Monday, February 23, 2009

Looking In, Looking Out, Looking back....

I had the opportunity to see how another part of the world operates and just how blessed we in North America really are. As we went down to Ecuador as sponsors of Compassion International, I have come back with many mixed feelings and many opinions. Sharon and I had the opportunity to share our experience this last Sunday and now, I am reflecting not just the trip but our stories.

I can honestly say how grateful I am for going on this trip and seeing how things are done and how the children are cared for, but again, I am startled by the fact that we can still do more. This is not a ‘guilt trip post,’ but one to get people thinking beyond themselves, especially in our culture.

I am still choked up by a text I received on Sunday that said “People say we can’t afford to do this (Sponsor Children), but how can we afford not too?”

Having compassion on people should be something that believers must be doing all the time. Having compassion on someone can be time consuming, expensive, and just plain hard—on everyone involved. Compassion just does not mean people in a third world country, but also those in our inner city and province who have found themselves in a bad position.

I am interested to know your thoughts when it comes to showing compassion to our society around us.

My prayer has been “Let my heart be broken with the things that break the heart of God.”

Thoughts?

6 comments:

Chris said...

During my time in the Philippines in 2005 I heard a sermon on "5 Dangerous Prayers" and I believe this is one of those prayers (if it wasn't it should have been):

“Let my heart be broken with the things that break the heart of God.”

Living in North America is mostly safe and the closest we usually get to danger is walking through downtown or a rough neighbourhood. If we truly want to experience all that God has for us we need to live a dangerous prayer life, being ready and expectantly waiting on Him. If we truly desire to be as Christ-like as we can be, we need to say this prayer regularly - hoping that and desiring for God to use us to affect the world starting with our own neightbours and neighbourhoods.

I know I have, and I continue to desire to, experience the emotions that God experiences when He looks at me, my family, friends, neighbours and the world at large. The more we experience God working in our hearts and minds, the more we will understand Him and be prepared to live as a living sacrifice to Him.

(WARNING: Sometimes the emotions will be overwhelming, however experiencing the joy of the Lord will always be worth the tears and upset He feels also.)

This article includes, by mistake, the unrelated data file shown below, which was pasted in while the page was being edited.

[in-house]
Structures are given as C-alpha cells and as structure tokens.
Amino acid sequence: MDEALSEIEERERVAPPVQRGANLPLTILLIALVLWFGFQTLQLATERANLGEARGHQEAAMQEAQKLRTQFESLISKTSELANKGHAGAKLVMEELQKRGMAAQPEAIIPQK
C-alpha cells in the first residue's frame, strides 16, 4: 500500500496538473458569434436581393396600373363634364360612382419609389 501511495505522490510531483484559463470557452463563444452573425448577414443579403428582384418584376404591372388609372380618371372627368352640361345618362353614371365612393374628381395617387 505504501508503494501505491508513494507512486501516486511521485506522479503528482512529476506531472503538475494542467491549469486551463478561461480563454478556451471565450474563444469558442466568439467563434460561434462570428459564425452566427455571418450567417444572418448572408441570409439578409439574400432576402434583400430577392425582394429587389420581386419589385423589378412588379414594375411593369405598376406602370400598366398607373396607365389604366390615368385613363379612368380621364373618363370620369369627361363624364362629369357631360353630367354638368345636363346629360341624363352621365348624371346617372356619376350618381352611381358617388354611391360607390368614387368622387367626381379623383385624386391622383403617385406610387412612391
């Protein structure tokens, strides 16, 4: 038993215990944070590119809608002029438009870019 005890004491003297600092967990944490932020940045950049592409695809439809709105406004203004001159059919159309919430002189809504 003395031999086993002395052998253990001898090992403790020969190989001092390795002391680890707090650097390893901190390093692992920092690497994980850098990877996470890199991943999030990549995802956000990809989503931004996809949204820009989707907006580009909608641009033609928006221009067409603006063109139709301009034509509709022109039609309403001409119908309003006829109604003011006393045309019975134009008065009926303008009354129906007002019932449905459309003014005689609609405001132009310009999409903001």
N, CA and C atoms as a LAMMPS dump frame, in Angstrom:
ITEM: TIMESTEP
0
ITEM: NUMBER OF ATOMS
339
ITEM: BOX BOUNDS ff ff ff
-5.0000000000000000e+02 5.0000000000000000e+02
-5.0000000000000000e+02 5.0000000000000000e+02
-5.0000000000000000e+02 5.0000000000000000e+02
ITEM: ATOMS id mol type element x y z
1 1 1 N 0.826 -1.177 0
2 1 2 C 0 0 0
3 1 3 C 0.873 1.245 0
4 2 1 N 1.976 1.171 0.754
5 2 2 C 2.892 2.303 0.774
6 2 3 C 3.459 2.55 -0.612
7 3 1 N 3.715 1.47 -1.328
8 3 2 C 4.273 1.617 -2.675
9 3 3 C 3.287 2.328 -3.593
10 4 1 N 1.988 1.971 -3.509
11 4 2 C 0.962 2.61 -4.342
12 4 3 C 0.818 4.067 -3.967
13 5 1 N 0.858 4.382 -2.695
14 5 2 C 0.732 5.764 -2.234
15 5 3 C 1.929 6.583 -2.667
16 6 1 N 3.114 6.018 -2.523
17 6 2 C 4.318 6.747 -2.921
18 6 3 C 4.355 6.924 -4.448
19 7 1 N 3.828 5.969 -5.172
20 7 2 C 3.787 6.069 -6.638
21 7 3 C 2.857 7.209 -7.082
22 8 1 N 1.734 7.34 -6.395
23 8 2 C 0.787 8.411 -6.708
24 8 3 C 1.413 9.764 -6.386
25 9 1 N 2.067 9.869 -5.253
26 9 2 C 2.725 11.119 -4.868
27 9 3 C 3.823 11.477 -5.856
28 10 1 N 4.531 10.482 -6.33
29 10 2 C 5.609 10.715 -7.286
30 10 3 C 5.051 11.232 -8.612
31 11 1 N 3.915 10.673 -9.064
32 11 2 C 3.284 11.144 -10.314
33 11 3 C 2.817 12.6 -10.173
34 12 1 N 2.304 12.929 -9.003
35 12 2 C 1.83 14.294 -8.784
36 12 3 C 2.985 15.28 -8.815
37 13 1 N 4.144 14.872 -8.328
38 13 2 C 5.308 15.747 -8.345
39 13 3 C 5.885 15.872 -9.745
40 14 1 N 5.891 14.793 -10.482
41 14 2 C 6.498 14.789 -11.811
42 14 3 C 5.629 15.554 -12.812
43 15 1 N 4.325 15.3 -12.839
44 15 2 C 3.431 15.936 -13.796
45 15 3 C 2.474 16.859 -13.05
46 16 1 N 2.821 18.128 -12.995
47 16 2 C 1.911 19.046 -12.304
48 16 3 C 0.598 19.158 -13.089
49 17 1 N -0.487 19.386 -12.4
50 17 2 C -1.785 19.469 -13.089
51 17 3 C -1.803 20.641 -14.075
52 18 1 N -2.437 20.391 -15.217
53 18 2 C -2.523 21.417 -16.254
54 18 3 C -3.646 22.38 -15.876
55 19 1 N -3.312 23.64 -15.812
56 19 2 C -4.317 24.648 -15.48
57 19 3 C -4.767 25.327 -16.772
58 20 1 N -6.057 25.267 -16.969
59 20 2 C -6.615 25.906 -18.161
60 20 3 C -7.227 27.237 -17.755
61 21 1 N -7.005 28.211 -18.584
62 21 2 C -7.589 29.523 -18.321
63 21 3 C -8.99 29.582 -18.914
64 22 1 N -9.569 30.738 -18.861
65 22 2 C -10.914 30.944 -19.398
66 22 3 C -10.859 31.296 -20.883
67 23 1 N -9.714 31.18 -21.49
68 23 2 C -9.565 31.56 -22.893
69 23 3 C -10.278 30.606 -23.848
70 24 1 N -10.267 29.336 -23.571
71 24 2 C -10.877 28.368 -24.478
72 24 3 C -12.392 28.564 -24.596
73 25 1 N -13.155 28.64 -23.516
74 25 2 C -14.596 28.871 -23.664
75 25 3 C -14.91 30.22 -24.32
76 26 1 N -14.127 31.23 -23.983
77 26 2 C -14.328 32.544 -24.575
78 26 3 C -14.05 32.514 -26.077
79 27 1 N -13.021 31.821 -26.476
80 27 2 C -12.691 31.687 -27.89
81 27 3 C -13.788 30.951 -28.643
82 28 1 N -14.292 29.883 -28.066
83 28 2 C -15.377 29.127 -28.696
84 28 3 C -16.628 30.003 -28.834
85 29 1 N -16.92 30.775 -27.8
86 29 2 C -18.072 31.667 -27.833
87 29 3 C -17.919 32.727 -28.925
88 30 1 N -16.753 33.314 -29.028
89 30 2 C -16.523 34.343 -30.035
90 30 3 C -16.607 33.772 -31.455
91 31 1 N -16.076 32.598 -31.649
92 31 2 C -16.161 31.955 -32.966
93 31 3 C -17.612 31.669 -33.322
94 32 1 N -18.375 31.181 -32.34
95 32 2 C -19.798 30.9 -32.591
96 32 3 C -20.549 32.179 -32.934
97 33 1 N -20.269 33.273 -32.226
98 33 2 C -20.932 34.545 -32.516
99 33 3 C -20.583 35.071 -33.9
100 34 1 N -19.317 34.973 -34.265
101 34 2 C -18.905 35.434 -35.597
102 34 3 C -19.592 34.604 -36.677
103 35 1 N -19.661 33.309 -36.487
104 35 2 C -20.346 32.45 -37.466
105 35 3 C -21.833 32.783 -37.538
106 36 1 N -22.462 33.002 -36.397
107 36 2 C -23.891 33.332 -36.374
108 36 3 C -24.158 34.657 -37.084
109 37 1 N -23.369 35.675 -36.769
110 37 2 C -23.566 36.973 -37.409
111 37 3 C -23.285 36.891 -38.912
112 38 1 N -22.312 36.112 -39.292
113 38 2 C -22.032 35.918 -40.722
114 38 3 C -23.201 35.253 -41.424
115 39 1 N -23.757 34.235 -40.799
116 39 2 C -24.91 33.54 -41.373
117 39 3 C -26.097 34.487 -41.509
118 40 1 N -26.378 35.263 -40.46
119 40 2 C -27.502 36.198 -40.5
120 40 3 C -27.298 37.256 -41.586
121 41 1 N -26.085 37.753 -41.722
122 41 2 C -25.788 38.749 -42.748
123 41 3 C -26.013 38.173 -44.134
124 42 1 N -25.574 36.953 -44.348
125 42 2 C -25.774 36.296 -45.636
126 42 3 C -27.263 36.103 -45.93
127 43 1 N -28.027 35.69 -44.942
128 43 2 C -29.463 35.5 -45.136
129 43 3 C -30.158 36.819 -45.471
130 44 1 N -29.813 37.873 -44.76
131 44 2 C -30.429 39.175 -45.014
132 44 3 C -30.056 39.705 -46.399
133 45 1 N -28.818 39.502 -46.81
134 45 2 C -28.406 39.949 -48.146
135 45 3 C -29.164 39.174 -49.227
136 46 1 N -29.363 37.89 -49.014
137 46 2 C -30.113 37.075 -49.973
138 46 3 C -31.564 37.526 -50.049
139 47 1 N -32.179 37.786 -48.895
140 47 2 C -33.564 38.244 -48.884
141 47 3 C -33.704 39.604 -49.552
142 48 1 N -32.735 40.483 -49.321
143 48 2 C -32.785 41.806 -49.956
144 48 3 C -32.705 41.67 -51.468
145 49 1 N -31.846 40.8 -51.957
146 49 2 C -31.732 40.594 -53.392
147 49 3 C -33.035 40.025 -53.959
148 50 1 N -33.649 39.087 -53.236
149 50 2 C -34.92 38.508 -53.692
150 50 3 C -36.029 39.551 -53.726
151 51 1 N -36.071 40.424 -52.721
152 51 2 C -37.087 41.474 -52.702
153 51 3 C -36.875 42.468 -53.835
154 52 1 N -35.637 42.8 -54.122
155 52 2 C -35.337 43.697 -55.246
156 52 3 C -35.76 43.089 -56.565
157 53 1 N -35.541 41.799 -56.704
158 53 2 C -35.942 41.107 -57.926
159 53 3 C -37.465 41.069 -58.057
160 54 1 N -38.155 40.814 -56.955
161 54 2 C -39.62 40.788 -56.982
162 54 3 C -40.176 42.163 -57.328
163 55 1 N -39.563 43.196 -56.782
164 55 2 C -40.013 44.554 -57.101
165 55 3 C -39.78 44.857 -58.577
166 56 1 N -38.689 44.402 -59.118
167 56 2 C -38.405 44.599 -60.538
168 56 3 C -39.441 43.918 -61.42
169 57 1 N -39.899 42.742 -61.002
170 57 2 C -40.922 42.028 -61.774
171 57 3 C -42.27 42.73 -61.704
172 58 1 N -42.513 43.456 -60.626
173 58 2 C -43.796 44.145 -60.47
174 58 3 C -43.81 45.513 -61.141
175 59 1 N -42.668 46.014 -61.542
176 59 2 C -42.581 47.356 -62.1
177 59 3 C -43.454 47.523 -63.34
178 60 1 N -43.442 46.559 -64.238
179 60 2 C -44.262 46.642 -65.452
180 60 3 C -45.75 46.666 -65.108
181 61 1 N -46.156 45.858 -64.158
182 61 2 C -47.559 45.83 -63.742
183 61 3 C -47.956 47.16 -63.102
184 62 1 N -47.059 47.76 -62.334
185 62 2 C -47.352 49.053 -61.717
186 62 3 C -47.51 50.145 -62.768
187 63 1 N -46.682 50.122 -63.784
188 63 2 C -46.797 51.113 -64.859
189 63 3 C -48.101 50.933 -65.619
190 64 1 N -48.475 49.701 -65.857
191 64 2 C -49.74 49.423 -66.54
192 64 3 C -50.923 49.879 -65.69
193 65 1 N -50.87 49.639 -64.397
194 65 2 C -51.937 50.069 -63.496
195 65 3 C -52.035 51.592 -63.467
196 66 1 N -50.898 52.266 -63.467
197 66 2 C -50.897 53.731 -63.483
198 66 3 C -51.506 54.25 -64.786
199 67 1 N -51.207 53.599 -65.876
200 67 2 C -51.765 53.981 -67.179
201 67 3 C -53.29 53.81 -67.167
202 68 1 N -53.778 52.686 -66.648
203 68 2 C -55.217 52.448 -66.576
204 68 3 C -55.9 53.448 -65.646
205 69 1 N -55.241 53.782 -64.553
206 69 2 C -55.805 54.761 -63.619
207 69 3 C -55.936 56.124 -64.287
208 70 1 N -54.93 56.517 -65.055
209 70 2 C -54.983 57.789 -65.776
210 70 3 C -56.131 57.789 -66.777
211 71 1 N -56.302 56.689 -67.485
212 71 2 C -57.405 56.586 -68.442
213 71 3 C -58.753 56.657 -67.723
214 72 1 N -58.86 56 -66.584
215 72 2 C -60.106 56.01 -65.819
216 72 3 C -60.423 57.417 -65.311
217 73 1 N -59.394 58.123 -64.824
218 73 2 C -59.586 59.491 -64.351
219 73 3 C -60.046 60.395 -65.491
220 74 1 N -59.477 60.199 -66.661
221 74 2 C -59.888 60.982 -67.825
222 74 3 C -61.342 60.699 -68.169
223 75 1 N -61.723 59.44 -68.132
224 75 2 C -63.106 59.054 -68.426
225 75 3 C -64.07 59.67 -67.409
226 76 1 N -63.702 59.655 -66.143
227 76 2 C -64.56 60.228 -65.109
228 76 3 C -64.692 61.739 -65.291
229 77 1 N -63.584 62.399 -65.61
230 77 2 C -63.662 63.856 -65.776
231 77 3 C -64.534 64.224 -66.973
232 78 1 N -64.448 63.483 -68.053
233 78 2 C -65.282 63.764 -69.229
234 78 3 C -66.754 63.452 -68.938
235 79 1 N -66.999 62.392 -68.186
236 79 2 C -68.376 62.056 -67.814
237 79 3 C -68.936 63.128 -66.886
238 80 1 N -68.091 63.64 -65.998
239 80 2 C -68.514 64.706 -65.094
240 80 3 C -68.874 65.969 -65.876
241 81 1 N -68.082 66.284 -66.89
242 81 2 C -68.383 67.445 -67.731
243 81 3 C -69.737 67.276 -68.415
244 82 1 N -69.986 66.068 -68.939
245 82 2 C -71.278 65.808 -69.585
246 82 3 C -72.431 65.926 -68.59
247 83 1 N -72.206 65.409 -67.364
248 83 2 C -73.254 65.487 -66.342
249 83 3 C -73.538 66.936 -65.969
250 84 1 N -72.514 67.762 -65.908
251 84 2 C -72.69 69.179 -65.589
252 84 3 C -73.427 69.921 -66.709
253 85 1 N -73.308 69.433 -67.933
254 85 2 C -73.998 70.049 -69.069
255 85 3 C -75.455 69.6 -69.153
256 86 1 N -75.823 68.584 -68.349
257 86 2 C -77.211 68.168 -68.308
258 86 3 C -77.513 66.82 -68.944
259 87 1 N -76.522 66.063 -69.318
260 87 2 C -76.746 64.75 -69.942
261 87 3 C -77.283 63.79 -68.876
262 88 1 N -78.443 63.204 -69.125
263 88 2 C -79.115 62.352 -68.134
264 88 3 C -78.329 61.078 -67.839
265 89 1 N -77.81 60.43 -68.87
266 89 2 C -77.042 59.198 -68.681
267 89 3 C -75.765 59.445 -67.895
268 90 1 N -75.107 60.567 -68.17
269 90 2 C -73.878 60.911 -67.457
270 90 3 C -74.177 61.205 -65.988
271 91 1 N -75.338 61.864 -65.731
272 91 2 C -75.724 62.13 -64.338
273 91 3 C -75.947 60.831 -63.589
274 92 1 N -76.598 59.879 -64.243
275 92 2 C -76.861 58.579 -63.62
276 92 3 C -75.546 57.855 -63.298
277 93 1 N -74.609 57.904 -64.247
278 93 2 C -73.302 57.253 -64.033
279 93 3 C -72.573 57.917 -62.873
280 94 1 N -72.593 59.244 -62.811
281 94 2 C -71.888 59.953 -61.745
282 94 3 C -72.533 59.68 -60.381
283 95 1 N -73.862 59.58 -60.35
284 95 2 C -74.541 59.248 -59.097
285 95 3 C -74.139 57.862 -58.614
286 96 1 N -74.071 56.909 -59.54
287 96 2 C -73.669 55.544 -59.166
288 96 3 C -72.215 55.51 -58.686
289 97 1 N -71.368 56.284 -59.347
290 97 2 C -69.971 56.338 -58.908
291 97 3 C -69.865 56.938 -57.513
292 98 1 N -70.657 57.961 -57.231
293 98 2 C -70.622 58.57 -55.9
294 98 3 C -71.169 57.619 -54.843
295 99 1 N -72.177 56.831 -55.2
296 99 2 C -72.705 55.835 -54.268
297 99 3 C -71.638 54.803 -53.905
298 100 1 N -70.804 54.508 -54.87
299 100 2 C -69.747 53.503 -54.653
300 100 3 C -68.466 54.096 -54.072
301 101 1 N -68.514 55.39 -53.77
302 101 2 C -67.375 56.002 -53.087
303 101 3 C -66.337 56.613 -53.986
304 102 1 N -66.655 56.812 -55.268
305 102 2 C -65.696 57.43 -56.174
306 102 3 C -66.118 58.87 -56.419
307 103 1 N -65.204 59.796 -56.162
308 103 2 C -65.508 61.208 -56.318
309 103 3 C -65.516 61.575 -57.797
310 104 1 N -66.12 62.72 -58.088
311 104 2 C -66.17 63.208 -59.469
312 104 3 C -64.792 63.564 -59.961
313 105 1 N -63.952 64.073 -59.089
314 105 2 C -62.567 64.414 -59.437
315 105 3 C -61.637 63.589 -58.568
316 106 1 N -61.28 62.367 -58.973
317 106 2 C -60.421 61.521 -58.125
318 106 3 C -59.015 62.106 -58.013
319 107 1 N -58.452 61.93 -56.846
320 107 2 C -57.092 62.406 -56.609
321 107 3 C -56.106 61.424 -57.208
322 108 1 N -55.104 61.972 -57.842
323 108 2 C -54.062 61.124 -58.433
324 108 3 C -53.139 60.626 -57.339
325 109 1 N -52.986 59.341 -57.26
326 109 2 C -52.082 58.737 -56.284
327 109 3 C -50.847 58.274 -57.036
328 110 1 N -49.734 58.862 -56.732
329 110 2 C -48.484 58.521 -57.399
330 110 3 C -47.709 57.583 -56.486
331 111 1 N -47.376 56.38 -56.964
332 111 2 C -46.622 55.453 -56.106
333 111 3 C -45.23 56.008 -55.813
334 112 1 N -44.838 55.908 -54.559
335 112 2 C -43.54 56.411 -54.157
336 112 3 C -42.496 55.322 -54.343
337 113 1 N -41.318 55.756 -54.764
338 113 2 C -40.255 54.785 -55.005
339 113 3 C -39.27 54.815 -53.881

Jimmy in Calgary said...

Interesting, Gerry. I think the focus of compassion should start where you live and grow as you grow (fiscally, emotionally, etc.) But I find people are much more willing to embrace long-distance compassion efforts. Perhaps for the 'glitz' that comes from having a photo of a third-world child on your fridge - and being able to tell stories of how you're helping. But what if you stuck a photo of the homless guy that lives in the back alley near your work on your fridge? Think of the stories you could share! ya - this is my compassion sponsor project...

Don't get me wrong, I have some huge issues with the homeless problem in our major cities - having experienced the underbelly for a few years first-hand, there are many people who choose that lifestyle and make a significant income doing so. But there are legitimate cases that need help - but we too often pass-by because our compassion effort is focused thousands of miles away.

Your comment Ger on "Having compassion on someone can be time consuming, expensive, and just plain hard—on everyone involved."

Sure it can be. But it doesn't have to. My advise - Start Small. Start Local. And be Creative. You'll be surprised at the difference you make.

SoulPastor said...

Hey Jimbo in Cowtown

You echo my statement in that "Compassion just does not mean people in a third world country, but also those in our inner city and province who have found themselves in a bad position." I must say that the spiritual community that I am a part of does an 'amazing' job in reaching out to those in need locally.

Manetheren said...

It's interesting that I saw this post right after reading a story at CBC's news site about Vancouver police throwing the possessions of homeless people in the trash if they are unattended, even for a moment. I guess we need to work on compassion a lot more.

RosalieG said...

Funny I saw the video machines in the homes as an opportunity. If Christian movies or shows in their language could be sent to them it would be neat for discipling.

I wonder how it affects them if tv allows them to see how the rest of the world is living.

Anonymous said...

I agree we should be showing compassion all the time and I think not just for a season. We forget, I know I do that there are still 11 months in the year to show compassion to a suffering world, and not just Christmas.

There are so many needs in the inner city right now in Winnipeg.

I see it everyday in the place I work. The men and women who come in stoned, broke, angry, addicted or perhaps having a bedbug hanging from their sleeve..yuk..I think in the moment; and then quickly realize, "what am I thinking?"

Where is your compassion for this person, I tell myself. How do we show compassion to a hurting community on a daily basis? I've been quick to judge at times, and other times ready to serve. I just wonder in my own life about my compassion for other's; do I only choose it for a season to be compassionate..does it become the hightlight for a limited time or do I really see through the heart of God and his brokeness for our world on a daily basis of the need's of our hurting world in my rushing through this life.